International mutual fund managers will draw significant new investments from Latin American institutional investors over the next five years, says mutual fund research consultancy Cerulli Associates.
This will compensate them for continued weakness in the increasingly competitive private-investor segment, adds Cerulli, in the latest issue of Cross-Border Fund Distribution in Latin America, which will be published by the end of the year.
Cerulli says the report-the product of a joint venture between Cerulli and its strategic partner in Latin America, Latin Asset Management-is the result of global-manufacturer and regional-distributor surveys and interviews. “The feedback from the professionals consulted was crucial to arriving at an estimate of US$40 billion in cross-border-fund assets in the hands of Latin American institutions and residents,” explains the firm.
Cerulli says that institutional assets contribute roughly US$5 billion of this US$40 billion figure, but Cerulli and Latin Asset Management anticipate that Latin American pension funds, mutual funds and insurance firms will allocate more than US$50 billion by the end of 2007 (at current exchange rates) to international mutual funds. A bit less than half of the assets under management are expected to come from Chile’s AFPs, while Mexico’s AFORE pension managers will likely account for 10% of the total.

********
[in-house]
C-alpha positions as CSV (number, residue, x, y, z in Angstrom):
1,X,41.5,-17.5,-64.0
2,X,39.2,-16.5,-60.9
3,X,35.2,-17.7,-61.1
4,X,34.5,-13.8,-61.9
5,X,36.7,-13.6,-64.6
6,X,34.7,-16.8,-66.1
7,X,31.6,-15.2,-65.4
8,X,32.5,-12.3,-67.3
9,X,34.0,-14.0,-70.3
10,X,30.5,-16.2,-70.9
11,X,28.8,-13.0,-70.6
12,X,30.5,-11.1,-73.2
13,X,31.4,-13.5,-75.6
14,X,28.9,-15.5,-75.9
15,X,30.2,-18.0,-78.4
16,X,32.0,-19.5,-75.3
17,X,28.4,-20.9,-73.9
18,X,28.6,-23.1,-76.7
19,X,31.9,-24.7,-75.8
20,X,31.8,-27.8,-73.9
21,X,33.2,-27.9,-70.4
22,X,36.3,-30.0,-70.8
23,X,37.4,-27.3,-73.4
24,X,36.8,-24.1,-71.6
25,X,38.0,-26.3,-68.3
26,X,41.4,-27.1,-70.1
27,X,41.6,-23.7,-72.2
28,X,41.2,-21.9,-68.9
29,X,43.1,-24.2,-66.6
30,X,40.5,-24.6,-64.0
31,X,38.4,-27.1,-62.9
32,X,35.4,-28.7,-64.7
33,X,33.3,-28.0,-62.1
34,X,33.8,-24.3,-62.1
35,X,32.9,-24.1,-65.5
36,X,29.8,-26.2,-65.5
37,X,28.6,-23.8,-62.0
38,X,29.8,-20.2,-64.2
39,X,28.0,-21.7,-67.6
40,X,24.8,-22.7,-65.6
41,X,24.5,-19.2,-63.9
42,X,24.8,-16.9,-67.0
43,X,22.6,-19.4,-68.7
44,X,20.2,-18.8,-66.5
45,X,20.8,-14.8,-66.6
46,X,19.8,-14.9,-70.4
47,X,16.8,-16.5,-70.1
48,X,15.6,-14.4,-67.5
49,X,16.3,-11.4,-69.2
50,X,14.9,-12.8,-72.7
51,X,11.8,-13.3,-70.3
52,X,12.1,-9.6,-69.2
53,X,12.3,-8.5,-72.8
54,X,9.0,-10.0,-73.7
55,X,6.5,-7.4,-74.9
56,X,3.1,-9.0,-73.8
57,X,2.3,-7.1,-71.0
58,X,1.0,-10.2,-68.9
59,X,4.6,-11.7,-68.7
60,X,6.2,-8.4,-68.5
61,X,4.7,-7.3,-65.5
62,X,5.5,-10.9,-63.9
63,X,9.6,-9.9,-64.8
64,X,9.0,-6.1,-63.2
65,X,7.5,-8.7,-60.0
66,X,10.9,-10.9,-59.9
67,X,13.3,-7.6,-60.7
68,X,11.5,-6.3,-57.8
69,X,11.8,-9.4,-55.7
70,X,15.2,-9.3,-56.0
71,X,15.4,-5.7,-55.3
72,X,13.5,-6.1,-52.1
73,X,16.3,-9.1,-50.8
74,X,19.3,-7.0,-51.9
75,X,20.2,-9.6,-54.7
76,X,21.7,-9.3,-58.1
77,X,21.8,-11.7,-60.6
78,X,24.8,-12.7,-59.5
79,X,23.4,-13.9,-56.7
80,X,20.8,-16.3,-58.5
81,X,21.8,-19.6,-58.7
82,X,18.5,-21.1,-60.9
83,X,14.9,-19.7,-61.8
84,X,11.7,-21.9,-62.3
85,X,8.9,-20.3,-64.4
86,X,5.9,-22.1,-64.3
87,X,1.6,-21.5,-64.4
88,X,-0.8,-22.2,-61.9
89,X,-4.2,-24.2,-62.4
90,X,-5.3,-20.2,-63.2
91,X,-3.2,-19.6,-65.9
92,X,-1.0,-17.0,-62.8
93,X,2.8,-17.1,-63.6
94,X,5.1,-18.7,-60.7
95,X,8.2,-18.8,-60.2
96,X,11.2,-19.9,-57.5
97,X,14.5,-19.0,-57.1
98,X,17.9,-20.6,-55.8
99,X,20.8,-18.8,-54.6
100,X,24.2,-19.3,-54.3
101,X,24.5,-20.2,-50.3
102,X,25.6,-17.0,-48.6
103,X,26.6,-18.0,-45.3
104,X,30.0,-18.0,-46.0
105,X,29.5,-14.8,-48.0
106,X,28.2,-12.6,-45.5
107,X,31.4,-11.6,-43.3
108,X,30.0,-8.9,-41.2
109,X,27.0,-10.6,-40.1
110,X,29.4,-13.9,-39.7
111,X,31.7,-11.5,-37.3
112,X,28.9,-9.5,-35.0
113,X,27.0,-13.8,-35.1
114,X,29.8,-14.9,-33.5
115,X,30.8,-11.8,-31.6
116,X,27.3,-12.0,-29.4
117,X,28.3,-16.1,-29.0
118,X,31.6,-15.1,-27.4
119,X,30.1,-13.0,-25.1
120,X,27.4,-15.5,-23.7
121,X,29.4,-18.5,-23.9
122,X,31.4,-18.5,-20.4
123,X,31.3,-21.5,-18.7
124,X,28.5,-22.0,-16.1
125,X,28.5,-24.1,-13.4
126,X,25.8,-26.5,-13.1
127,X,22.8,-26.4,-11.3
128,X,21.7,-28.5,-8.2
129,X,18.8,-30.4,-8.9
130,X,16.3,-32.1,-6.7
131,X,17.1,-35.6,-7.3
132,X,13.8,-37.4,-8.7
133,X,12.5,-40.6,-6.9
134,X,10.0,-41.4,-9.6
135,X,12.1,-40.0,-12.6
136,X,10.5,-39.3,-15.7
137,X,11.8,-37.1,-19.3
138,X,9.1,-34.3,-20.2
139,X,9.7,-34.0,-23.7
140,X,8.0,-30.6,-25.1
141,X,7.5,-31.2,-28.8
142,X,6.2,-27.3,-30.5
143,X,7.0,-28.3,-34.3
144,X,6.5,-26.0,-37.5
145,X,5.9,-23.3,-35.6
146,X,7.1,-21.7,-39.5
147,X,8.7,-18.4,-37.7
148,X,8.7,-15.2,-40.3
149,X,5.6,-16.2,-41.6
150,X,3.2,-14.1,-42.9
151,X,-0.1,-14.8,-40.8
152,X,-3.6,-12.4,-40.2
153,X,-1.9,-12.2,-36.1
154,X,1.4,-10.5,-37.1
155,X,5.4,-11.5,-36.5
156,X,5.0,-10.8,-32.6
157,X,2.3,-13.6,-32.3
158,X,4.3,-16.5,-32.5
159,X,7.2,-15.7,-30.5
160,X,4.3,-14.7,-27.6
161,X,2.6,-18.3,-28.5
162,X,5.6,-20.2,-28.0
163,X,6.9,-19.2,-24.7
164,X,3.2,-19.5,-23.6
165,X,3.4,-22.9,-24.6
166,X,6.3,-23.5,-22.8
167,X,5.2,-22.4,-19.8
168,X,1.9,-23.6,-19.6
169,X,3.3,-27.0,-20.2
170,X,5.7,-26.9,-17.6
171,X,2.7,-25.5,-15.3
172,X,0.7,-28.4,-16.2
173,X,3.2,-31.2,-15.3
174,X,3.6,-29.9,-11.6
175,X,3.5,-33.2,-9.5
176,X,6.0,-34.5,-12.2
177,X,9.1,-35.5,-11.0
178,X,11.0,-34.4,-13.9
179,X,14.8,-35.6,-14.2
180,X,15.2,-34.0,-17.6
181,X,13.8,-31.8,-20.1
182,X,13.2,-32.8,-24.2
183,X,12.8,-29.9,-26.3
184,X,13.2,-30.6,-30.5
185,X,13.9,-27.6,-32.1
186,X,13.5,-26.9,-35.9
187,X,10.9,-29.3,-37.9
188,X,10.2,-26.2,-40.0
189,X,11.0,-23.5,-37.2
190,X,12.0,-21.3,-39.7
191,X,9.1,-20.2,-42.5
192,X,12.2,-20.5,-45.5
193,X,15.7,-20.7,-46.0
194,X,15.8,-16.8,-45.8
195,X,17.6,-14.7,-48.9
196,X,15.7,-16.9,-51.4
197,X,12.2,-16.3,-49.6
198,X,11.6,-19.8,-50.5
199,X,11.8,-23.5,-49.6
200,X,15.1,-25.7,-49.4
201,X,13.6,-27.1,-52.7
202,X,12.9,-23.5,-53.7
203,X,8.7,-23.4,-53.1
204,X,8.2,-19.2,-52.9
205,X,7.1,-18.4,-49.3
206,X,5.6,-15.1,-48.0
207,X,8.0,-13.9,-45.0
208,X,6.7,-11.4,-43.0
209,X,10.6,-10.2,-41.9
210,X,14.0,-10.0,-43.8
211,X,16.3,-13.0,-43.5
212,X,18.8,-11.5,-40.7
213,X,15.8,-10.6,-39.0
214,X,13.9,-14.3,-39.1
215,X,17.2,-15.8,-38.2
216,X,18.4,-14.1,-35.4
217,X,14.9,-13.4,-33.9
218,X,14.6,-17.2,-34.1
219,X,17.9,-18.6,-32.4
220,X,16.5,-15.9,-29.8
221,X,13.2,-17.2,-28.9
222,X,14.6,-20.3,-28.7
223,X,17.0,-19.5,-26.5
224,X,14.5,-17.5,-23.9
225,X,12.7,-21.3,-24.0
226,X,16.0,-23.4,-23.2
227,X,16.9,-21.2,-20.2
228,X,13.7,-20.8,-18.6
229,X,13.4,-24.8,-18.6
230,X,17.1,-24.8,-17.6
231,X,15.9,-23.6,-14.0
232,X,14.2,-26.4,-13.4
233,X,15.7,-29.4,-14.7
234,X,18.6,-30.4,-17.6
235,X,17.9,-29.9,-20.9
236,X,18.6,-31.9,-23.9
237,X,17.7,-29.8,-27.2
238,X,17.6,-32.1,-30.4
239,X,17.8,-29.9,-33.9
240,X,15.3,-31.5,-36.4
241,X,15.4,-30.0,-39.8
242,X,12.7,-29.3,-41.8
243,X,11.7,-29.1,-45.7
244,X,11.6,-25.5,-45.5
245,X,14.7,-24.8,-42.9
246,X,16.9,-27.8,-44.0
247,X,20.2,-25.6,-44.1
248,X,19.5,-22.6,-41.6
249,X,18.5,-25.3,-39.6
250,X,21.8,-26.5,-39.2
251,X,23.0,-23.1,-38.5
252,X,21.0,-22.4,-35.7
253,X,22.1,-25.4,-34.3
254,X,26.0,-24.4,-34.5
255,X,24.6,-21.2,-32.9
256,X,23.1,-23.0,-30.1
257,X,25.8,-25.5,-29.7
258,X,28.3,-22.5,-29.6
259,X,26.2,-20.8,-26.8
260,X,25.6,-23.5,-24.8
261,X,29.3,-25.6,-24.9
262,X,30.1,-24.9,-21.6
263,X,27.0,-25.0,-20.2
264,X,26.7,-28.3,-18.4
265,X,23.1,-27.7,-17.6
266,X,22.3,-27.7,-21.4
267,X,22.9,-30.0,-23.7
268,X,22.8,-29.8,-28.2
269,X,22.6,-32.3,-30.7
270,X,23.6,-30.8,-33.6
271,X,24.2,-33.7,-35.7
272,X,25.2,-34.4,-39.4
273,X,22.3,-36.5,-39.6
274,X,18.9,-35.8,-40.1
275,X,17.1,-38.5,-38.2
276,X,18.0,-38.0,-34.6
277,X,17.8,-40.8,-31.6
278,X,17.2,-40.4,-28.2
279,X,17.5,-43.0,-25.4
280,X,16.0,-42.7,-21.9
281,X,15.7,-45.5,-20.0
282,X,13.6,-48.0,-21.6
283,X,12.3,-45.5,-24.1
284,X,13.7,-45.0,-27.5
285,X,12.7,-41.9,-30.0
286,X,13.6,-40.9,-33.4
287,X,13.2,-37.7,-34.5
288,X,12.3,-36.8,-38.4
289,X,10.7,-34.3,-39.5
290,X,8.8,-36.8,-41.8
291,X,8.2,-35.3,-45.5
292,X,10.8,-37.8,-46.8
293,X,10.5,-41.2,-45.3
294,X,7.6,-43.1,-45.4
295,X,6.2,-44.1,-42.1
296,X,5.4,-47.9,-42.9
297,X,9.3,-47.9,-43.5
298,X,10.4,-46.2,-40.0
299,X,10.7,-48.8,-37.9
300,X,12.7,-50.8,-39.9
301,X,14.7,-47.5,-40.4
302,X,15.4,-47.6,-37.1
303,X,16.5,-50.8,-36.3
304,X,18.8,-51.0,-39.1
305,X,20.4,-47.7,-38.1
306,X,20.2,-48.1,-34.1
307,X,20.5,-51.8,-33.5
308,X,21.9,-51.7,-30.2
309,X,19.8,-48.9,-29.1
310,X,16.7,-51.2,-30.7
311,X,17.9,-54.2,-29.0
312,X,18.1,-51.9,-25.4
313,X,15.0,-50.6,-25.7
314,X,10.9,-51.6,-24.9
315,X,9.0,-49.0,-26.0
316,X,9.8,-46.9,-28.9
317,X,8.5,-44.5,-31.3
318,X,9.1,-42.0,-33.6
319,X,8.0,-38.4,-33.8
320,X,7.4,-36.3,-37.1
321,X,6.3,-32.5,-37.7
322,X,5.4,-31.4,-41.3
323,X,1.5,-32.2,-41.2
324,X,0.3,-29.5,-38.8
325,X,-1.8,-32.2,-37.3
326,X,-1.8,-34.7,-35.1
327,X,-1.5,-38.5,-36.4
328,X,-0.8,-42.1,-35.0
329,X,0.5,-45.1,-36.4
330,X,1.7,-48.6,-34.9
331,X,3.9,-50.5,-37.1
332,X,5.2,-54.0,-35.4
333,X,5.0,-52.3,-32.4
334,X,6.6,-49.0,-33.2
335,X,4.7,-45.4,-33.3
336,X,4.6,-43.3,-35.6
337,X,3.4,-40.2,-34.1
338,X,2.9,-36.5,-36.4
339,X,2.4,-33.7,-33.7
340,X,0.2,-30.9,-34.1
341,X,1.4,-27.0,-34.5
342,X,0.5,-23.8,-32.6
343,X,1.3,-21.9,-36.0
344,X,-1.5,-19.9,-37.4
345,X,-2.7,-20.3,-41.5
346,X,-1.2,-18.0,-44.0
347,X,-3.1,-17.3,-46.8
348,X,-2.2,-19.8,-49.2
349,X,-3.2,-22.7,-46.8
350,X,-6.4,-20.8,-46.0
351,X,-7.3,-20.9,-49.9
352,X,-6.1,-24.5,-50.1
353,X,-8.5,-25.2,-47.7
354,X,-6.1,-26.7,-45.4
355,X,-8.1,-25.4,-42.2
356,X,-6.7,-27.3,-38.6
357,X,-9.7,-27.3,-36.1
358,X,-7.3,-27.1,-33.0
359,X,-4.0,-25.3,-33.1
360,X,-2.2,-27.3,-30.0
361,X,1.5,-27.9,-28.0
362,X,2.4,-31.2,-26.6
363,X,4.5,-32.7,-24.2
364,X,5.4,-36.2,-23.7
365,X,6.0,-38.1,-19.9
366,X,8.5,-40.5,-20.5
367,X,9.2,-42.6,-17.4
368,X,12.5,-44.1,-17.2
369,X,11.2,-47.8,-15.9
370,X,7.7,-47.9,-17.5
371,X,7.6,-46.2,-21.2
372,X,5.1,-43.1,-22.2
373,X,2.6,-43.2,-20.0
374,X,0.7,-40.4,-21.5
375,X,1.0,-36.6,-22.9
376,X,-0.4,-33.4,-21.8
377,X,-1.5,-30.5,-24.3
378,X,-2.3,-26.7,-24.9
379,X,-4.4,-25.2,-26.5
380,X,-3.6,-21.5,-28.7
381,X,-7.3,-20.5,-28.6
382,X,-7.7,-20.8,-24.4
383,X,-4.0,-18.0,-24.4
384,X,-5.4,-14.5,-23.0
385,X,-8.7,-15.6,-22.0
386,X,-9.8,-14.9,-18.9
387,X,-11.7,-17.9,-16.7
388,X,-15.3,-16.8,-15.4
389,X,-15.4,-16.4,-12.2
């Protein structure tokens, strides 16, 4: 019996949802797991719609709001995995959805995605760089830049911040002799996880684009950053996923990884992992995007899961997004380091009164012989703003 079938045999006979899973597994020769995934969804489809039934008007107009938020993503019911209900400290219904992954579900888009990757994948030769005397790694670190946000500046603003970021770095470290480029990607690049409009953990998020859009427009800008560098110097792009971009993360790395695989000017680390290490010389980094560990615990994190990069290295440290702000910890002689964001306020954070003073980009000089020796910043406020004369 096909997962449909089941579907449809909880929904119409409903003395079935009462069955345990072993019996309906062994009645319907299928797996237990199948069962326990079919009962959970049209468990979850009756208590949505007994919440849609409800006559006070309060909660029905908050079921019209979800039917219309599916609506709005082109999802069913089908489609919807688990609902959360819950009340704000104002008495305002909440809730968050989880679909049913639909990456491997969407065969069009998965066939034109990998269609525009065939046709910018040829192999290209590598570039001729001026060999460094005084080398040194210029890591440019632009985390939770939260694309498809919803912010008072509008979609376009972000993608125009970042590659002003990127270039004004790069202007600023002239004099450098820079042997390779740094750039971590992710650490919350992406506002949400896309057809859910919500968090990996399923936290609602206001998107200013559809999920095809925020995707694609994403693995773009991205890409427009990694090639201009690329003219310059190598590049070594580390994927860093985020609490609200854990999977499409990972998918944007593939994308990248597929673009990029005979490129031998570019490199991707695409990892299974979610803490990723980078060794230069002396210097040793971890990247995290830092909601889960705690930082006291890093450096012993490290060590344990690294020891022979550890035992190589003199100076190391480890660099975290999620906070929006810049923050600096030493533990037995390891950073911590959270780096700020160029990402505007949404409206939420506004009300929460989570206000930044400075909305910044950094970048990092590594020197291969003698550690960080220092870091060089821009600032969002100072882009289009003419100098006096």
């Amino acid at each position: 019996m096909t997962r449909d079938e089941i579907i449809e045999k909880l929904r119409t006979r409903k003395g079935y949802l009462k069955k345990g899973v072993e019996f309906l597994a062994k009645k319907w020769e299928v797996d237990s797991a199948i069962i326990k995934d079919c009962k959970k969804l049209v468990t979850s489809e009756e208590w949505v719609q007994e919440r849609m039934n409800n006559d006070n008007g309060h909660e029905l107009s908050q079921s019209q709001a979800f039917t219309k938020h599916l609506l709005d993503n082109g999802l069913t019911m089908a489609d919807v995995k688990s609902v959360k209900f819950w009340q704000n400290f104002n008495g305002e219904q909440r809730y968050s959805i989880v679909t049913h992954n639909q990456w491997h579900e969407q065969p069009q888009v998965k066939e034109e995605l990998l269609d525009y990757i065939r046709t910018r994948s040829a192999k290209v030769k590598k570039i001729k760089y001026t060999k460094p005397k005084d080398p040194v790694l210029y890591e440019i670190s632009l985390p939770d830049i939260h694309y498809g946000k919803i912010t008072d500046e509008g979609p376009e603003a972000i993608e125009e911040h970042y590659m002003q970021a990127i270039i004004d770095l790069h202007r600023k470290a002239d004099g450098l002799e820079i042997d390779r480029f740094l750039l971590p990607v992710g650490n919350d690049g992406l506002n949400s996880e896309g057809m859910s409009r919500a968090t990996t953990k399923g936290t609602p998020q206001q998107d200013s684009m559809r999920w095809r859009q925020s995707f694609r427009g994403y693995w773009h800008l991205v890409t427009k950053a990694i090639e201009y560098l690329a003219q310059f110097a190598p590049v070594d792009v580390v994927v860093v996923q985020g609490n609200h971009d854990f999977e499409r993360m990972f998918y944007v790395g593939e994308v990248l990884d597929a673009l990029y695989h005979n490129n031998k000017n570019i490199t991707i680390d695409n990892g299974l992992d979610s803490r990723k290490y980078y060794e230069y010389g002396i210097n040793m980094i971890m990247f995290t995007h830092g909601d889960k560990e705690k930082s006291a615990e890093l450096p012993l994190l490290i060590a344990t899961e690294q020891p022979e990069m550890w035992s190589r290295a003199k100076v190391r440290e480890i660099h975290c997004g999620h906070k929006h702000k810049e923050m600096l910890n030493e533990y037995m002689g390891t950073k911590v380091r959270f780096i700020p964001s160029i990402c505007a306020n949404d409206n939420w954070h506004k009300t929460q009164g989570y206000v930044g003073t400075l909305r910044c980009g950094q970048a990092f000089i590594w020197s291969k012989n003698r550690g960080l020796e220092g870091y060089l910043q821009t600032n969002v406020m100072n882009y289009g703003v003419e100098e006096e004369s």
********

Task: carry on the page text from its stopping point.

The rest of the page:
Cerulli and Latin Asset Management expect institutional investors across the region to be given increasing access to international markets, as lessons learned from Argentina – where pension funds were 80% exposed to government debt when it entered into default – and shrinking local capital markets force a change of thinking among regulators and legislators.
On the private-client side, while global broker dealers and global private banks have captured the most assets, the report found that these segments are paying less attention to mutual funds. Instead they are promoting discretionary management services via wrap programs, and emphasizing hedge funds and principal-protected products in the face of poor equity-market performance. Contrasting troubles in these sectors are steady reliance on funds by commercial banks and increased interest shown by independent advisors, a burgeoning sector in the region.